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SEC Ignored Madoff Fraud Warnings, Faces Grilling

WASHINGTON -- Securities and Exchange Commission chairman Christopher Cox said Tuesday his agency repeatedly failed for at least a decade to pursue allegations of wrongdoing by Wall Street figure Bernard L. Madoff, the alleged perpetrator of a $50 billion Ponzi scheme.

Cox ordered a probe by the SEC's inspector general, saying the agency's staff had never brought the Madoff matter to the attention of commissioners.

Since the SEC staff never recommended that the commission open a formal investigation, subpoena power was not used to obtain information and the staff relied on information voluntarily produced by Madoff and his firm.

"I am gravely concerned by the apparent multiple failures over at least a decade to thoroughly investigate these allegations or at any point to seek formal authority to pursue them," Cox said in a statement.

In a forceful condemnation of the SEC staff, Cox said there had been credible and specific allegations regarding Madoff's financial wrongdoing going back to at least 1999.

The SEC chairman's criticism of his own agency marks only the latest instance in which federal regulators have overlooked clear warning signs of possible fraud.

Its oversight of the Wall Street investment houses drew significant criticism. A review by the SEC inspector general determined that the agency's monitoring of the five biggest Wall Street firms, which included Bear Stearns, was lacking.

Cox's statement on Madoff was a stunning declaration in a scandal that has produced a series of dramatic developments.

Shock waves from the Madoff affair have radiated around the globe as the number of prestigious charitable foundations, big international banks and individual investors said to have fallen victim to an unprecedented fraud has grown. U.S. investigators are laboring to deconstruct the scheme.

The SEC chairman alleged that Madoff kept several sets of books and false documents, and provided false information involving his advisory activities to investors and to regulators.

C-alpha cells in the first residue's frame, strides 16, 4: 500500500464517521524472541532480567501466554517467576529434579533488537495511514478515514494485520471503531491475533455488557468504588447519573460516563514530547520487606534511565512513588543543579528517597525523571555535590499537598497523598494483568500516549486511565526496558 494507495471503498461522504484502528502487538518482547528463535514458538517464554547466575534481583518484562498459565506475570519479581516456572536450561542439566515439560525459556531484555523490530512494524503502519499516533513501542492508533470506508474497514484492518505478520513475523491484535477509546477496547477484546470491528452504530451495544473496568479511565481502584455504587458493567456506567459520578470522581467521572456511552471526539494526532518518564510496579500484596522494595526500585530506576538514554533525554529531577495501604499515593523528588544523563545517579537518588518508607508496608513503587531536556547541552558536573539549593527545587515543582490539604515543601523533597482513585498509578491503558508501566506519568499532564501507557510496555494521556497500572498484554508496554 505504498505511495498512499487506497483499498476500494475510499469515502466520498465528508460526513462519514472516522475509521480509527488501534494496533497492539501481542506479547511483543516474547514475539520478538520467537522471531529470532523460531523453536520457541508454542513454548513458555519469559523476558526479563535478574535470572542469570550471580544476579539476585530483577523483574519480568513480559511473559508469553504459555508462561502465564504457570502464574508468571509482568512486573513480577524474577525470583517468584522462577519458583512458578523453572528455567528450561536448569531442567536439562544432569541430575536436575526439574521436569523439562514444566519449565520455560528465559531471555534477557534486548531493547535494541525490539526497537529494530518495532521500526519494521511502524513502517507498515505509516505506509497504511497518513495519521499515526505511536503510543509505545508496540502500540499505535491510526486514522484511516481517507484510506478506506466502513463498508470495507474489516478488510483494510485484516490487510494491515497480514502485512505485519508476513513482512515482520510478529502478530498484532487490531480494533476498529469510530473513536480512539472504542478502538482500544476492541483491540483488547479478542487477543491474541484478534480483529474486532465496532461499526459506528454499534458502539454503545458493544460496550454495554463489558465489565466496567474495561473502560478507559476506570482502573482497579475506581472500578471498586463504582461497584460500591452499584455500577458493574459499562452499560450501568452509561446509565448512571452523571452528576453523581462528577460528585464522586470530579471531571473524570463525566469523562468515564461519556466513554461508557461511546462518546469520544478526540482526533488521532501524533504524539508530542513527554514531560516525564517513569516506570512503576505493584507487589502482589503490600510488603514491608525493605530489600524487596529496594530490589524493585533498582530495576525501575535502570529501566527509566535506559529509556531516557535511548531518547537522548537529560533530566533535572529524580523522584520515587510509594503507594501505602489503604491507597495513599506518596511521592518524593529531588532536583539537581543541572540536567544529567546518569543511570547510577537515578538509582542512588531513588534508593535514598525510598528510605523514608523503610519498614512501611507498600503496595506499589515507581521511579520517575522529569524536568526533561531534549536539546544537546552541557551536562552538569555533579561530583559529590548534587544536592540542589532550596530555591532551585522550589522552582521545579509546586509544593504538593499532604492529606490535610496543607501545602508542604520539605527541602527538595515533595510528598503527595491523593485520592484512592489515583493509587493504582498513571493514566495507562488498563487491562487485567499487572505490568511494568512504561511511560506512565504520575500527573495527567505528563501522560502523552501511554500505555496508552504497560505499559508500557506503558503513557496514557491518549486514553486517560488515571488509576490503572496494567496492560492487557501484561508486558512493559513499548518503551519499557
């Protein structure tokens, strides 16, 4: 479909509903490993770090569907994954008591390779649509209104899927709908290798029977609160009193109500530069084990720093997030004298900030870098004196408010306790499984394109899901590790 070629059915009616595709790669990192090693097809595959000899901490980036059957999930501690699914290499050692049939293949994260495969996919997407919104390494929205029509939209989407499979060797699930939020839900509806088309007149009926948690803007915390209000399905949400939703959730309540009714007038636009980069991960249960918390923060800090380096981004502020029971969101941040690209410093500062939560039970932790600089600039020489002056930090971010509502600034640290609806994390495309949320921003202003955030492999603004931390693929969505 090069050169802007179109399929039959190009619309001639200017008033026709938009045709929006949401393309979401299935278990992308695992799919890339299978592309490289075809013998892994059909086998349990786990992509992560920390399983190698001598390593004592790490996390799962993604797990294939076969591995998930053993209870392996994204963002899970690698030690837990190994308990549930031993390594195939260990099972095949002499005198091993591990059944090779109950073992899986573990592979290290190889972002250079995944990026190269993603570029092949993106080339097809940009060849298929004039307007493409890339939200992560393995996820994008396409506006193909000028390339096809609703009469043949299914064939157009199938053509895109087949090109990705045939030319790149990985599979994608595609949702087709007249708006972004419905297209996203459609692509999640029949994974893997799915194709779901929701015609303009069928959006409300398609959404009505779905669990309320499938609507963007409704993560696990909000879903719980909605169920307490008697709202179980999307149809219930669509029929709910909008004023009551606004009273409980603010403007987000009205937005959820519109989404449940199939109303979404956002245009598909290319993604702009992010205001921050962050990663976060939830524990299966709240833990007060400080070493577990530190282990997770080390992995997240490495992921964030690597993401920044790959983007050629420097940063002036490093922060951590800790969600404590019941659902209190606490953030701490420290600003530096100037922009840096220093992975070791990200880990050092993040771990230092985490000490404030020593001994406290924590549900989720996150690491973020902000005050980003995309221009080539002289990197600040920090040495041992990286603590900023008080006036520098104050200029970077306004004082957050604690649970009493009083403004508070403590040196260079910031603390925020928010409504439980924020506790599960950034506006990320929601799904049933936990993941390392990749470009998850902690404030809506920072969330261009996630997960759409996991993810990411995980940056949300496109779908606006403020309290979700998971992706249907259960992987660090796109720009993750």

Cox also ordered the removal from the ongoing investigation of any SEC staff members who have had contact with Madoff or his family.

Madoff remains free on $10 million bail.

Since his arrest on Thursday, the SEC has been under increasing pressure to explain why it didn't uncover the prominent Wall Street figure's criminal activity years ago.

Hours before Cox denounced his own staff, a former SEC chief accountant, Lynn Turner, said that "I can't comprehend how a well-run investigation would have missed a fraud of this magnitude."

Another expert agreed. "The fact that that this could go on for so long with someone who was known to the agency raises questions of the effectiveness of our regulatory scheme," said Charles Elson, the director of the Weinberg Center for Corporate Governance at the University of Delaware.

The SEC's enforcement division looked into Madoff's business in 2007. The agency did not refer the matter to commissioners for legal action. What did the investigators find and why didn't they look harder? Until Tuesday night, the SEC had refused to say anything beyond a brief statement it issued Friday revealing the 2007 probe.

Cox himself has come in for strong criticism.

In March, a few days before Bear Stearns nearly collapsed into bankruptcy, Cox told reporters the agency was closely monitoring the five firms and had "a good deal of comfort" in their capital levels. Then as federal officials orchestrated the rescue, Bear Stearns was bought by rival JPMorgan Chase with a $29 billion government backstop.

The chairman of the Senate Banking panel that oversees the SEC, Sen. Jack Reed, D-R.I., said in an interview Tuesday that the Madoff affair "illustrates the lack of credible enforcement over several years by the SEC." He criticized the agency's "lack of a strong commitment to be vigilant."
In the Madoff case, a securities executive, Harry Markopolos, complained to the SEC's Boston office in May 1999. Markopolos told the SEC staff they should investigate Madoff because he felt it was impossible for the kind of profit he was making to have been gained legally.

But the SEC's Boston office has itself been accused in the past of brushing off a whistle-blower's legitimate complaints, in a case that led the head of that office to resign in 2003. The whistle-blower, Peter Scannell, eventually persuaded state regulators and the SEC to act against mutual fund giant Putnam Investments, where Scannell worked.

"It's flabbergasting that nobody can nail the bums in the SEC who turn their back on and/or aid and abet people who defraud investors," Scannell said in a telephone interview Monday.

Before Tuesday, Cox said that his agency had taken decisive actions in response to the market turmoil, including an unprecedented temporary ban this fall on short-selling of stocks of financial companies. The SEC also has procured billions of dollars in settlements with big investment banks that have agreed to buy back auction-rate securities from investors hurt by the collapse of that market in February. Auction rate securities are debt instruments, typically issued by a municipality, in which the yield is reset on each payment date via a Dutch auction, a method of selling in which the price is reduced until a buyer is found.